Talk:Jacques Lacan:Oedipus

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The Law of the Father and the Superego

It is through the intervention of the father that the child is precipitated out of the imaginary world of infantile plenitude into the symbolic universe of lack. The Oedupis complex marks this transiiton from imaginary to symbolic, or, as Freud theorized in in such works as ‘’Totem and Taboo’’ (1913) and ‘’Civilization and its Discontents’’ (1930), the transition from nature to culture. The Oedipus complex for Freud marks the origin of civilization, religion, morals and art. It is only through the repression and sublimation of our incestuous desire for our mothers that civilization and culture can development. The Lacanian Name-of-the-Father, therefore, is associated with the prohibition of incest and the instigation of symbolic law. The symbolic order and the process of signification, according to Lacan, is ‘phalluc’ and governed by the paternal metaphor and the imposition of paternal law. The father is seen to embody the socio-symbolic law and the fucntion of the paternal metaphor is to substitute the desire for the mother with the law of the father. This is also the founding moment of the unconscious for Lacan and the point at which the phallus is installed as the central organizing signifier of the unconscious. The internalization of the paternal metaphor also creates something else, though, that Freud designates as the ‘’superego’’. Lacan has developed the notion of the superego in a very specfic and important way.

The superego emerges through the transition from nature to culture via the internalization of the incest taboo and is often associated with the development of moral conscience. Lacan retains this association between the superego and the law and poitns to an inherent paradox that Freud did not himself develop. In ‘’Totem and Taboo’’ Freud argued that the prohibition against incest provided the foundation for all subsequent social laws. In other words, the most fundmanetal desire of all human subjects is the desire for incest and its prohibition represents the governing principle of all societies. For Lacan, the superego is located in the symbolic order and retains a close but paradoxical relationship to the law. As with the law, the prohibition operates only iwhtin the realm of culture and its purpose is always to exclude incest:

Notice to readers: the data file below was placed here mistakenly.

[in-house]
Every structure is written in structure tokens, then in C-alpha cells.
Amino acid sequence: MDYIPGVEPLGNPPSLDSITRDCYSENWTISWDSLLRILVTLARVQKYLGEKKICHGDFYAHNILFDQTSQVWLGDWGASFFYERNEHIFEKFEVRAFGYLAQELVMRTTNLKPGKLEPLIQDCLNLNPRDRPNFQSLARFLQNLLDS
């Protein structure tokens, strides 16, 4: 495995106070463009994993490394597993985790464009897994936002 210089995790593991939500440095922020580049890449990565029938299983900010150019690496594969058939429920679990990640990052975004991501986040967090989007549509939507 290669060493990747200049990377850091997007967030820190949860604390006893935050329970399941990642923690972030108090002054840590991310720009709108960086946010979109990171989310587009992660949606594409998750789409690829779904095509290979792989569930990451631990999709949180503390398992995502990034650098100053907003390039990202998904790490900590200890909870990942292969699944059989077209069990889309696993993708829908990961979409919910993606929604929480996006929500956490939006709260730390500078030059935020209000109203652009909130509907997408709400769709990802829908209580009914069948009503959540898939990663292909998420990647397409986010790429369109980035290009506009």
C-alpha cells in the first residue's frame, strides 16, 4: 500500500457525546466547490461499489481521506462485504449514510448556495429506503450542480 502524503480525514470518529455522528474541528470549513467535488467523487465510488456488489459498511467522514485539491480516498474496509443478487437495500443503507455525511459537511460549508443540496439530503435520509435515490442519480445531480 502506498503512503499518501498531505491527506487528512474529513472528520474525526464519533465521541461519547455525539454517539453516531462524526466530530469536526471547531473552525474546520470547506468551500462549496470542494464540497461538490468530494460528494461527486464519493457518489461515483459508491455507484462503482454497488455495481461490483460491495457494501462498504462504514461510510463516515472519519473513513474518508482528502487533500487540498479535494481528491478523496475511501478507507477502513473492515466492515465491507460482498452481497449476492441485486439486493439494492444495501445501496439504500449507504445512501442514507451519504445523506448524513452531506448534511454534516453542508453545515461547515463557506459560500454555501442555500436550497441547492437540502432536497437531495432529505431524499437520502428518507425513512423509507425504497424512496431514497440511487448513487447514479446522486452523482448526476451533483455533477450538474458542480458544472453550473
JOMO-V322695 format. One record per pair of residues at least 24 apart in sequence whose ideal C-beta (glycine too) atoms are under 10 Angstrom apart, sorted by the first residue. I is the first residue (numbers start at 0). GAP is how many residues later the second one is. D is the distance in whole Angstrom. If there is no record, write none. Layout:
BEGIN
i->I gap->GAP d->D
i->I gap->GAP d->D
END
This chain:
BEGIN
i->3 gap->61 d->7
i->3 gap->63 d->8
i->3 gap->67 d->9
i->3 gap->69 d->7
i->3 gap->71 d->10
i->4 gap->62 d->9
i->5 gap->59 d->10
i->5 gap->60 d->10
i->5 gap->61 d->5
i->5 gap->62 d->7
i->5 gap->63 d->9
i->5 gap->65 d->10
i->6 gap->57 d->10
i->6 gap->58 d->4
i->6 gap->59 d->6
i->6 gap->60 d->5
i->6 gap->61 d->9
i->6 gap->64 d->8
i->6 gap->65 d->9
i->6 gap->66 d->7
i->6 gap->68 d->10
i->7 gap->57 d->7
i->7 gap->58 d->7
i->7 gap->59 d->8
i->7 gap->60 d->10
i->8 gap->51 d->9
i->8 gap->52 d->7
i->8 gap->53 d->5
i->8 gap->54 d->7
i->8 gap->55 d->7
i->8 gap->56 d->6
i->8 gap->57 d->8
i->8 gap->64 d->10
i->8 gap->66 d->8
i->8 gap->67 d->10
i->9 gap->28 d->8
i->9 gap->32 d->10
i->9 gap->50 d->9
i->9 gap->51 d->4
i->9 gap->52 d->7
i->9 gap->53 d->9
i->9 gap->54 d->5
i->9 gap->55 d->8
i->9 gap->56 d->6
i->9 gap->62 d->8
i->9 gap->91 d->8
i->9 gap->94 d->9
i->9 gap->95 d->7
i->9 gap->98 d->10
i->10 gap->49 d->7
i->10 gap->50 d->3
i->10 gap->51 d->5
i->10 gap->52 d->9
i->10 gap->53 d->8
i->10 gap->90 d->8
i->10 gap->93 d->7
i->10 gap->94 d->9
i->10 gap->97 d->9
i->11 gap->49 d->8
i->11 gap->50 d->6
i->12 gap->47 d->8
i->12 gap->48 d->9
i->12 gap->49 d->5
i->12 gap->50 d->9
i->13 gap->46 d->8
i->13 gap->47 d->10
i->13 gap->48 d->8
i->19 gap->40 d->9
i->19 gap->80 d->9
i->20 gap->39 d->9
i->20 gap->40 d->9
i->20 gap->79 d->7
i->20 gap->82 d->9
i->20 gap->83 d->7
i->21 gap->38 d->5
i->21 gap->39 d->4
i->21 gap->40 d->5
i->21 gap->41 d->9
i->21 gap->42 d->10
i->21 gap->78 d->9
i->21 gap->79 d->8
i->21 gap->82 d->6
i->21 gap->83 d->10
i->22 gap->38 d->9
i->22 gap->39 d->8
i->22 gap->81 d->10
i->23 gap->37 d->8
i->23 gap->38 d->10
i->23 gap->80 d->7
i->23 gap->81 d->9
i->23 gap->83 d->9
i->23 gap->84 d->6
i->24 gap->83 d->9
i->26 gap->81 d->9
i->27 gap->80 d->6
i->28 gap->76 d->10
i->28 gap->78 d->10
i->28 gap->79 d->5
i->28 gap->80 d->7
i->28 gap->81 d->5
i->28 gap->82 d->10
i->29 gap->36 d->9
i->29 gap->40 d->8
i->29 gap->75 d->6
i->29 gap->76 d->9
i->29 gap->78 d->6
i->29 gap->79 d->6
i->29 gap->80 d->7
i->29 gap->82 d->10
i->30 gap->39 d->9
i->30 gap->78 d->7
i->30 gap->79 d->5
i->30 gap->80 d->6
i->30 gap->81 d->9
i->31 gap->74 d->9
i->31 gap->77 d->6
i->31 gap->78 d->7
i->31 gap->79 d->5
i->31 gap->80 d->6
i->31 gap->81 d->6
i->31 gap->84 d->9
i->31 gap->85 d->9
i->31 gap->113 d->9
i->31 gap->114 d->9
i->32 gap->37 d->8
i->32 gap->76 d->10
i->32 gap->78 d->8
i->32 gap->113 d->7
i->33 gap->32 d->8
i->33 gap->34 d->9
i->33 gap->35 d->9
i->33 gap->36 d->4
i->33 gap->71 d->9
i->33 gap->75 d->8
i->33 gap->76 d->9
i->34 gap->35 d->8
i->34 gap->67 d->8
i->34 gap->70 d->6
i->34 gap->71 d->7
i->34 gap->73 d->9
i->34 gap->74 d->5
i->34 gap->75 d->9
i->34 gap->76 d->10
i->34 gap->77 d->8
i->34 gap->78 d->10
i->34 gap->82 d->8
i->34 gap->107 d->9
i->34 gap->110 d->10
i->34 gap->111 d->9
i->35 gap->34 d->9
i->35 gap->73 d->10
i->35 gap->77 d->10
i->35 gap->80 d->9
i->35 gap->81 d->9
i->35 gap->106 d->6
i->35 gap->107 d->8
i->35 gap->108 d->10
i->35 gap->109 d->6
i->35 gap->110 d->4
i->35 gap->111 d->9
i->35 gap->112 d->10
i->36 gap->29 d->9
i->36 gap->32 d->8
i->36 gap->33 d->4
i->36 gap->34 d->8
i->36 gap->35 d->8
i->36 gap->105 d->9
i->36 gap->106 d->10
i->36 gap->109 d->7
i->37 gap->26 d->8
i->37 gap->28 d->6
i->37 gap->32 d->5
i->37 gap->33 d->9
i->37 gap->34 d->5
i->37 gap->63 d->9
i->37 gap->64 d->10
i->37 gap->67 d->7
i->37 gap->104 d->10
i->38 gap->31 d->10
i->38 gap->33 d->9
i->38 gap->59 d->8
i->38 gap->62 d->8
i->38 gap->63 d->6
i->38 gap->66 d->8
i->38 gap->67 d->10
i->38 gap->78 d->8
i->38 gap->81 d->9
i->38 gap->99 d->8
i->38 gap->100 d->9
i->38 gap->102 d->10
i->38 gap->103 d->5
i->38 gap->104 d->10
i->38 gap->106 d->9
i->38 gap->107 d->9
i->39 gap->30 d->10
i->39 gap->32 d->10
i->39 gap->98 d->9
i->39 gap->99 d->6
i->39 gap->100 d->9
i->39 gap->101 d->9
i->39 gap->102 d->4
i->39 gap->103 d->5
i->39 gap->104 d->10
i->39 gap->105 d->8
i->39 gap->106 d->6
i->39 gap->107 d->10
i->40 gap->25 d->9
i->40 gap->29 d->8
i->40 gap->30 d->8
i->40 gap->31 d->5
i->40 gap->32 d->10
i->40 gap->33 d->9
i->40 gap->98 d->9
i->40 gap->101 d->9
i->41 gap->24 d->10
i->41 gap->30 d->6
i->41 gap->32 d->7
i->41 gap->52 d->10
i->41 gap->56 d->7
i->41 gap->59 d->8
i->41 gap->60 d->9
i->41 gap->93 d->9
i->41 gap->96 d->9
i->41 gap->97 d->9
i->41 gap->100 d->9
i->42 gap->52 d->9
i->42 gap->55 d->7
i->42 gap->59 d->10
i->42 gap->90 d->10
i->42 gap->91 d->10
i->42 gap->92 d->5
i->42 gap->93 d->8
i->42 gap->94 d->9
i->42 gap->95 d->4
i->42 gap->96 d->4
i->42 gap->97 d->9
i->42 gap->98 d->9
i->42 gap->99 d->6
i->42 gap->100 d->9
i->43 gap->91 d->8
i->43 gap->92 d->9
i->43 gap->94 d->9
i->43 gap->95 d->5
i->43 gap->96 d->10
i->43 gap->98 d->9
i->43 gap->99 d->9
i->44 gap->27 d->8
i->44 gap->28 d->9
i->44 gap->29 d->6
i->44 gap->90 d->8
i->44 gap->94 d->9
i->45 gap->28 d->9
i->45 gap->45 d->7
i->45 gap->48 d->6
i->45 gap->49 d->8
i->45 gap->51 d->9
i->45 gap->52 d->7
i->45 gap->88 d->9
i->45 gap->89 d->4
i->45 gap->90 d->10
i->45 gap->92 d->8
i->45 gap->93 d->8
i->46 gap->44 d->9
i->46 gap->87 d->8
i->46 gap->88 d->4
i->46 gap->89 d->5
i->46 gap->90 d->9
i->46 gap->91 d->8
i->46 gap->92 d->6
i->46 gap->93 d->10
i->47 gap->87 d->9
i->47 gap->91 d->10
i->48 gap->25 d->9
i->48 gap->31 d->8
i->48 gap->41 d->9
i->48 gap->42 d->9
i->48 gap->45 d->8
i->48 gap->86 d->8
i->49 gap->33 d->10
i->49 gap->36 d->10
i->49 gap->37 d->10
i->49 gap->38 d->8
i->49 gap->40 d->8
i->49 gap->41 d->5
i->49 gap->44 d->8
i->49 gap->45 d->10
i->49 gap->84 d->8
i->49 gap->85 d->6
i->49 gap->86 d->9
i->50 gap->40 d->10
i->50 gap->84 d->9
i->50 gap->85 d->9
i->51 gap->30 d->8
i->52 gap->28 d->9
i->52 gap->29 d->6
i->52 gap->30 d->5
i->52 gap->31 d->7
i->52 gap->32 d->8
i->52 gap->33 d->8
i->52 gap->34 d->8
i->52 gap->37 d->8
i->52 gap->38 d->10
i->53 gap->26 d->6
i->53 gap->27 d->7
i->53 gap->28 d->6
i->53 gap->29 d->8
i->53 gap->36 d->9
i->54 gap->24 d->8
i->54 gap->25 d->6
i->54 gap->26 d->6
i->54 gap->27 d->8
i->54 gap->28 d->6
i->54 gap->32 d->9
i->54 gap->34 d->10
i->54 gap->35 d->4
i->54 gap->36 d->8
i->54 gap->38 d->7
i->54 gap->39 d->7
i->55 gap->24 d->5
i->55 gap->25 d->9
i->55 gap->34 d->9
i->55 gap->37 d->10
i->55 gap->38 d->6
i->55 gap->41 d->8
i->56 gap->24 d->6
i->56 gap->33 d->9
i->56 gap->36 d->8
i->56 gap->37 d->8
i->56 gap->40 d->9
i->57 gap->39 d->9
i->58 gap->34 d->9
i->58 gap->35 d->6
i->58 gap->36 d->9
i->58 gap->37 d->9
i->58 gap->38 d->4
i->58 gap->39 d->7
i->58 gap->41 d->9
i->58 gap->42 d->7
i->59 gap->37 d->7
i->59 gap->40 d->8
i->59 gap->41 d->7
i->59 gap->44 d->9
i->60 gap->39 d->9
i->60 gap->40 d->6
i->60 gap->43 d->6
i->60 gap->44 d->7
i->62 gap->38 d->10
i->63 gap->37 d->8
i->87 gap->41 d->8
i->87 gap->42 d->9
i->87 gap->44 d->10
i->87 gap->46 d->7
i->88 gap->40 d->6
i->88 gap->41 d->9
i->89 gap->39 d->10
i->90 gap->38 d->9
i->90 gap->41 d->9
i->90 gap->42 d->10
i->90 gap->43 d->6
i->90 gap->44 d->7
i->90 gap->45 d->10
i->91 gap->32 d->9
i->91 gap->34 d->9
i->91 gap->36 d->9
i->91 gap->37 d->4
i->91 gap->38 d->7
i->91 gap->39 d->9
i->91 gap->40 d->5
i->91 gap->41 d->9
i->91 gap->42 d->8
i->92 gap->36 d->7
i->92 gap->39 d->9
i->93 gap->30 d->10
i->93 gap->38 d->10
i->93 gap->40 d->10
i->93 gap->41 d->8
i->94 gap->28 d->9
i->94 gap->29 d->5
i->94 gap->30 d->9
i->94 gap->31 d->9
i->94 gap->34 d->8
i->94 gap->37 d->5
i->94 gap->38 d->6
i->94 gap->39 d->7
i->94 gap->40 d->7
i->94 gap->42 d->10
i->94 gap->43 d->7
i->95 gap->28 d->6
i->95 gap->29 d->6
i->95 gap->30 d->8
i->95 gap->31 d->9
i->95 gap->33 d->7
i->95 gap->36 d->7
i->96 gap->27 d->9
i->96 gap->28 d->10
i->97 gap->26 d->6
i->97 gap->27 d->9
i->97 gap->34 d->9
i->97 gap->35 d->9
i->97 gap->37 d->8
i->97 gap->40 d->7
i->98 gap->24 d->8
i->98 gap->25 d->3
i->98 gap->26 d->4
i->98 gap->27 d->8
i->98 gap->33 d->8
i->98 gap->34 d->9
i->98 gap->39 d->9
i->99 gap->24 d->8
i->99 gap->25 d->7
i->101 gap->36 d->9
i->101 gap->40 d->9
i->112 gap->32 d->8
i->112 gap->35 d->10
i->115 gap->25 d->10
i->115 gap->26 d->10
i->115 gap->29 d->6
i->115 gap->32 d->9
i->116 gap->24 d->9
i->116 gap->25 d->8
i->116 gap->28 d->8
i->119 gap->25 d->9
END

“Freud designates the prohibition of incest as the underlying principle of the pimordial law, the law of which all other cultural developments are no more than consequences and ramifications. And at the same time he identifies incest as the fundmental desire.[1]

The law, in other words, is founded upon that which it seeks to exlcude, or, to put it another way, the desire to break and transgress the law is the very precondition for the existence of the law itself. On the one hnad, the superego is a symbolic structure that regulates the subject’s desire, and, on the other, there is this senseless, blind imperativeness to it. As Lacan says in seminar XX, nothing forces anyone to enjoy except the superego: “The superego is the imperative of ‘’jouissance’’ – Enjoy!”[2] The superego, therefore, is at once the law and its own destruction or that which undermines the law. The superego emerges at the point where the law – the public or social law – fails and, at this very point of failure, the law is compelled, as Zizek puts it, “to search for support in an ‘’ilegal’’ enjoyment.”[3] The superego is, in a sense, the dialectical contrary of the pbulic law; it is what Zizek calls its obscene ‘nightly’ law – that dark underside that always necessarily accompanies the public law. According to psychoanalysis, there is simply no way a subject can avoid this tension ebtween the law and the desire to transgress it and this manifests itself as ‘guilt’. Indeed, for psychoanalysis, we are not simply guilty if we break th elaw and commit icnest, but rather we are always –already guuilty of the ‘’desire’’ to commit incest.

Hence, the ultiamte paradox of the superego: “the more we submit ourselves to the superego imperative, the greater its pressure, the more we feel guilty.”[4]

  1. Lacan 1986, 67
  2. 1975, 3
  3. 1994, 54
  4. Zizek 1994, 67